DRM is not all that

I see why Digital Rights Management seems like a good idea.

It tries to turn digital products back into old-fashioned rivalrous, excludable goods, which would make the move to digital much less challenging. The trouble is that it's a bit of a disaster area.

First, because what can be encrypted can be decrypted.

The movie industry has been using pretty heavyweight encryption on DVDs for years. So how does it come about that the internet is awash in the latest US DVD releases before ever they're put out legitimately here? Because that encryption can be broken in a few hours by a piece of legally obtainable, free-to-download software. (Although it should be noted that it is a crime in many jurisdictions to use the software to break commercial DVD encryption.)

The fact that it takes even a few hours is owed entirely to the size of movie files. As processors get faster, decrypt times will get shorter. That's irrelevant to our industry, though, because ebook files are teenie tiny things. I'm pretty sure it takes less time to decrypt an ebook than it does to read the ISBN on the paper copy.

(I actually found a link to decryption software for ebooks while I was writing this piece, but I'm not going to connect you with it or the movie equivalent in case that's some ghastly legal faux pas. However, it's out there, and it came up on the first page of my search results. So that basically means anyone can do it.)

So what does DRM actually do?

It adds to costs. Somewhere between 1% and 5%, from what I understand. On top of VAT - why do we pay VAT on ebooks? - that makes ebooks more expensive than they have to be, which is bad, because people already expect them to be cheaper than they should be.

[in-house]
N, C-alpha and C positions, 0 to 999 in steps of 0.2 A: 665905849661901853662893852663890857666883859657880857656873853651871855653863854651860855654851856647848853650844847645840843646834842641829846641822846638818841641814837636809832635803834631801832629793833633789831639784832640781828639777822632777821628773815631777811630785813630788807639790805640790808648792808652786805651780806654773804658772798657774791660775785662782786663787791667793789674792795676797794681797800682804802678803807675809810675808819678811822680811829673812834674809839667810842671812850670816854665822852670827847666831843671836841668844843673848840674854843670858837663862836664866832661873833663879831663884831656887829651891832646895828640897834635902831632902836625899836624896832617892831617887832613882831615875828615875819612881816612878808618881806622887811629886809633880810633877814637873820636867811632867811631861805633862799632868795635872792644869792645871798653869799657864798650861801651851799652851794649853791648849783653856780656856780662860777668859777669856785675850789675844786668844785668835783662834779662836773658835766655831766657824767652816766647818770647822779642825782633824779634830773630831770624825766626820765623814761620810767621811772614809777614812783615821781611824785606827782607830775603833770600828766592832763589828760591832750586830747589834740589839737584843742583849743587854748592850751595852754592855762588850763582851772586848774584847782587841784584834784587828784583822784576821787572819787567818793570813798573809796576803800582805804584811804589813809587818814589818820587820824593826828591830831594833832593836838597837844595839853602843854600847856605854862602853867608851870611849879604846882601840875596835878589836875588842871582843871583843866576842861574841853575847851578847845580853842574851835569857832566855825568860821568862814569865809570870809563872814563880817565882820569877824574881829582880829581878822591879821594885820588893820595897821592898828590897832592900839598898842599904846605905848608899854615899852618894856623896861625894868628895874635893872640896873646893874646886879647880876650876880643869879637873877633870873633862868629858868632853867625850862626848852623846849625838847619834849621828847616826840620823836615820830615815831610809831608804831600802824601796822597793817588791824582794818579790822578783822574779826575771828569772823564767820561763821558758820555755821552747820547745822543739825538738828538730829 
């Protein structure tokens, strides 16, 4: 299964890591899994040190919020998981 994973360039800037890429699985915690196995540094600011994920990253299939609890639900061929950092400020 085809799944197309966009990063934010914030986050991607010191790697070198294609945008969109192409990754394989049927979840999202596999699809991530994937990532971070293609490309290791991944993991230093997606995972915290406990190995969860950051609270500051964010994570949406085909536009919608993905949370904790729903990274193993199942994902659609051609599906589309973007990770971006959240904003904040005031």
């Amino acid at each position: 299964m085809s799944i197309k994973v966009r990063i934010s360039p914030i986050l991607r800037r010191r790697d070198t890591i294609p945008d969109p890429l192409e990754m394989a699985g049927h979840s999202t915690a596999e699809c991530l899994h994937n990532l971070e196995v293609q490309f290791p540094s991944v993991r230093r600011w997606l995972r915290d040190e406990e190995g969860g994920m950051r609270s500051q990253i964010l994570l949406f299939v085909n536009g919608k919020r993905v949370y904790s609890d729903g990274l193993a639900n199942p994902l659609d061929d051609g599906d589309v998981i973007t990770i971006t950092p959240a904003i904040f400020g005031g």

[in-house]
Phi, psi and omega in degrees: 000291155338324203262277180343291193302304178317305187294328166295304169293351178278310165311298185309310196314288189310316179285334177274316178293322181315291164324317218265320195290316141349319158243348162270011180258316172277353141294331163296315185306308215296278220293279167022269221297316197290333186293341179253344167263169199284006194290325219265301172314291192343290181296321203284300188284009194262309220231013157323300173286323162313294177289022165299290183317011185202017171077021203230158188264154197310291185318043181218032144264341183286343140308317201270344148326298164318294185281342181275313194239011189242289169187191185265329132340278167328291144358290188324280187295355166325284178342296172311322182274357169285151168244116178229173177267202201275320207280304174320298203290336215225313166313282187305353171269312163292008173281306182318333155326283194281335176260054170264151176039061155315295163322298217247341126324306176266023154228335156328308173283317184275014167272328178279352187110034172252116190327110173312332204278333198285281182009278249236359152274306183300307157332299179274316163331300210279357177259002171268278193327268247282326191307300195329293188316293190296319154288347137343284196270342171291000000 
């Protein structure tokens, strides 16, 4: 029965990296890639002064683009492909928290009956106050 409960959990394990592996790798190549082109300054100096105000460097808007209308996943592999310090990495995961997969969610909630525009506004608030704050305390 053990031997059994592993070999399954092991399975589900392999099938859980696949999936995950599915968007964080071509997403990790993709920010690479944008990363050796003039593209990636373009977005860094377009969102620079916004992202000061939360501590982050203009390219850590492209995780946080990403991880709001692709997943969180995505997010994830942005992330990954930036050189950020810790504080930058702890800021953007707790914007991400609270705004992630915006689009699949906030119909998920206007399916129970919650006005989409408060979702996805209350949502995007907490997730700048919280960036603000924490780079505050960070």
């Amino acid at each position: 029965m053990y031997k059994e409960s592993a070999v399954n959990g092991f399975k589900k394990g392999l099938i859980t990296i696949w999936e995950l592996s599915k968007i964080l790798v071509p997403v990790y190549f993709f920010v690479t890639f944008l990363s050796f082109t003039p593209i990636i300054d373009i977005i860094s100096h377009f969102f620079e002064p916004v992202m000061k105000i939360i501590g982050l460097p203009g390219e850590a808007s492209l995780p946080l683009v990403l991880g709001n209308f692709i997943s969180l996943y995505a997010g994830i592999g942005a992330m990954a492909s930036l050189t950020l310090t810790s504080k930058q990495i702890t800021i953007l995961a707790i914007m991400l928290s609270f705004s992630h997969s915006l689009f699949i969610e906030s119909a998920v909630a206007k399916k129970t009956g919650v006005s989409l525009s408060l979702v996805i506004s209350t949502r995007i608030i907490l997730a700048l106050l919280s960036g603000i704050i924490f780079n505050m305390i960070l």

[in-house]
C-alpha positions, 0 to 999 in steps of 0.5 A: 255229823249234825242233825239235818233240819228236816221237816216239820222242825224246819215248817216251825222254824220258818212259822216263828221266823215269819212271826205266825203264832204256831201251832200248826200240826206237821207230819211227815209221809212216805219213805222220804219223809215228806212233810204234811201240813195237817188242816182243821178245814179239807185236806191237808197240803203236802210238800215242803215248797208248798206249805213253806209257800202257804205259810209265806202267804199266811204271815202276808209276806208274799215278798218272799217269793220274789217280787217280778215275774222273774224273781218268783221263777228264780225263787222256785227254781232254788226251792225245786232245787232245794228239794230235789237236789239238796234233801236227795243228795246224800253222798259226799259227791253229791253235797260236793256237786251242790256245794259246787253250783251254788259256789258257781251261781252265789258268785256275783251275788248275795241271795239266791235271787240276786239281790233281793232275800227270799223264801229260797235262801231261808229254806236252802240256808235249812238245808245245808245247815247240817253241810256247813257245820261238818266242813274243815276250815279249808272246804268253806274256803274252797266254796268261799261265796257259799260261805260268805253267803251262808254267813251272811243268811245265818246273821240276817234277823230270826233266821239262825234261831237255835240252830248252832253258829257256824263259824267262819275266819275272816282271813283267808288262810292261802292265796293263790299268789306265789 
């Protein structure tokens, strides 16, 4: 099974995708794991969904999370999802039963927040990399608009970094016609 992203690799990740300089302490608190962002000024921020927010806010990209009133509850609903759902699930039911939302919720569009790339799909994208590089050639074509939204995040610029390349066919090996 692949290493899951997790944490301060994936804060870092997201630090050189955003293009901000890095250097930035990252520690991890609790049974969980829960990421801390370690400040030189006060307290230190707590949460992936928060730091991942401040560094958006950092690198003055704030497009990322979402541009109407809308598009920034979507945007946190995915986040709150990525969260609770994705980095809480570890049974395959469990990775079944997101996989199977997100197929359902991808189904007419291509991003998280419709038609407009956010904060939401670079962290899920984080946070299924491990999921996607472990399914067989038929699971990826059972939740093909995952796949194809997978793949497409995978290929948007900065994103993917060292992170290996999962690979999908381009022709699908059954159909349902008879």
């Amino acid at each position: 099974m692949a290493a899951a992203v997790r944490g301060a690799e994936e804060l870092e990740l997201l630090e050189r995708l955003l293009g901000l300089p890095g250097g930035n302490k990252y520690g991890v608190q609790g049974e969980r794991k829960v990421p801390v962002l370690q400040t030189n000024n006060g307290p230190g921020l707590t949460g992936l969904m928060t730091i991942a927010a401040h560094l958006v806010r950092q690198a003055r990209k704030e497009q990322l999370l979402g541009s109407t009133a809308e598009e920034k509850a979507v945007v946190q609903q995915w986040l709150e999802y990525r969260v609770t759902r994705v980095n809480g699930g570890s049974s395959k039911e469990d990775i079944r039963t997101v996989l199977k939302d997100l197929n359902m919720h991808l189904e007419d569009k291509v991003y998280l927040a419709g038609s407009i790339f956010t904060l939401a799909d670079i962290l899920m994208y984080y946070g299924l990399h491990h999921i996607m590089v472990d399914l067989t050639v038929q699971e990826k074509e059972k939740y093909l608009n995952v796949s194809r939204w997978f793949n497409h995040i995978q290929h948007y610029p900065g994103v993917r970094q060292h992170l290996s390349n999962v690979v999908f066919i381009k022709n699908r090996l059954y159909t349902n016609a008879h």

Notoriously, it makes it hard to archive ebooks, which frankly is infuriating. It can also mean a sudden crunch in which a standard is no longer supported and any content you've already paid for simply ceases to be accessible. You wouldn't buy a DVD on the understanding that if MGM went under, you couldn't watch Goldfinger any more, but with ebooks that seems to be what you're asked to put up with.

At the same time and not unrelatedly, DRM makes it impossible to move your books from one device to another, unless you crack it, which is against the law. In other words, DRM feels like an attempt to force you to pay for the same content over and over again.

All of these things unmistakably make ebooks worth less while pushing up the price.

If I sold you a paper copy of my book which was physically chained to a piece of stone so that you could only read it in your living room, or a copy which was printed entirely on red paper so that you couldn't photocopy it, you would

a) think I was insane, 


 b) feel that your book was not worth as much as it would be if you could carry it around. Of course you would. And you would be right.

My second example actually points up the other uncomfortable truth about DRM: even if it couldn't be beaten technologically, which it can, there's a brute-force workaround which is utterly trivial: people can scan books. Wired magazine featured a device a while ago which could be constructed for $300 and took half an hour to scan a book. More recently, there was one which cost $20. Image-to-text software is included in a lot of desktop scanners, if you can be bothered, by why would you, when most devices will display a .pdf file?

To use a military metaphor...

The question is whether to abandon the emplacement because it is untenable or hold it for a while longer while retreating to a more sensible and sound position.

Even some advocates of DRM concede that in the medium and long term it's not much good. The only issue is whether it can protect a new market for long enough to get it established. You could, perhaps, look at the evolution of the digital music market - which is not a perfect equivalent - and make that case. Or you could look at the data and say that DRM had to be abandoned and was - along with a lack of content availability owing to hesitation (sound familiar?) - the principle reason for people going to non-legitimate sources in the early days and thus establishing a habit of getting their music from infringing sites rather than industry ones.